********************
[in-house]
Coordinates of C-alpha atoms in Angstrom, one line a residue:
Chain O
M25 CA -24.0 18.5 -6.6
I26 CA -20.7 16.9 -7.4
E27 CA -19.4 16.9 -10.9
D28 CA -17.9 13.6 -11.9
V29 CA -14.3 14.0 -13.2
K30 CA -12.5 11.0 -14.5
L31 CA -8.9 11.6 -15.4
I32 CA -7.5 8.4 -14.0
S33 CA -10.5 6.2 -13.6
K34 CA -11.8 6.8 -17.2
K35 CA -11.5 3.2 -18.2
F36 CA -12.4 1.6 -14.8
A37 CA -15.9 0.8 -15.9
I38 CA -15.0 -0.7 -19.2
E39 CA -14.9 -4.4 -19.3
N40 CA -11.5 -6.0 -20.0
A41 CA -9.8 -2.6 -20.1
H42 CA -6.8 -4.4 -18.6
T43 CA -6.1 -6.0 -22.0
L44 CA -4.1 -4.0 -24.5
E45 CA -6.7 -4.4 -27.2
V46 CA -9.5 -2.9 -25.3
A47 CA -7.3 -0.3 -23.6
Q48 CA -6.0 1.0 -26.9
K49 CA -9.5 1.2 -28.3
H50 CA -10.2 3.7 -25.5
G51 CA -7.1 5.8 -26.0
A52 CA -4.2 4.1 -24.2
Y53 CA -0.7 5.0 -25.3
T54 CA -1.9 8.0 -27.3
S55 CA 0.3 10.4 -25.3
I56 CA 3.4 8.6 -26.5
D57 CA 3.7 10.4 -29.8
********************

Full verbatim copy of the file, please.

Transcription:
[in-house]
Coordinates of C-alpha atoms in Angstrom, one line a residue:
Chain O
M25 CA -24.0 18.5 -6.6
I26 CA -20.7 16.9 -7.4
E27 CA -19.4 16.9 -10.9
D28 CA -17.9 13.6 -11.9
V29 CA -14.3 14.0 -13.2
K30 CA -12.5 11.0 -14.5
L31 CA -8.9 11.6 -15.4
I32 CA -7.5 8.4 -14.0
S33 CA -10.5 6.2 -13.6
K34 CA -11.8 6.8 -17.2
K35 CA -11.5 3.2 -18.2
F36 CA -12.4 1.6 -14.8
A37 CA -15.9 0.8 -15.9
I38 CA -15.0 -0.7 -19.2
E39 CA -14.9 -4.4 -19.3
N40 CA -11.5 -6.0 -20.0
A41 CA -9.8 -2.6 -20.1
H42 CA -6.8 -4.4 -18.6
T43 CA -6.1 -6.0 -22.0
L44 CA -4.1 -4.0 -24.5
E45 CA -6.7 -4.4 -27.2
V46 CA -9.5 -2.9 -25.3
A47 CA -7.3 -0.3 -23.6
Q48 CA -6.0 1.0 -26.9
K49 CA -9.5 1.2 -28.3
H50 CA -10.2 3.7 -25.5
G51 CA -7.1 5.8 -26.0
A52 CA -4.2 4.1 -24.2
Y53 CA -0.7 5.0 -25.3
T54 CA -1.9 8.0 -27.3
S55 CA 0.3 10.4 -25.3
I56 CA 3.4 8.6 -26.5
D57 CA 3.7 10.4 -29.8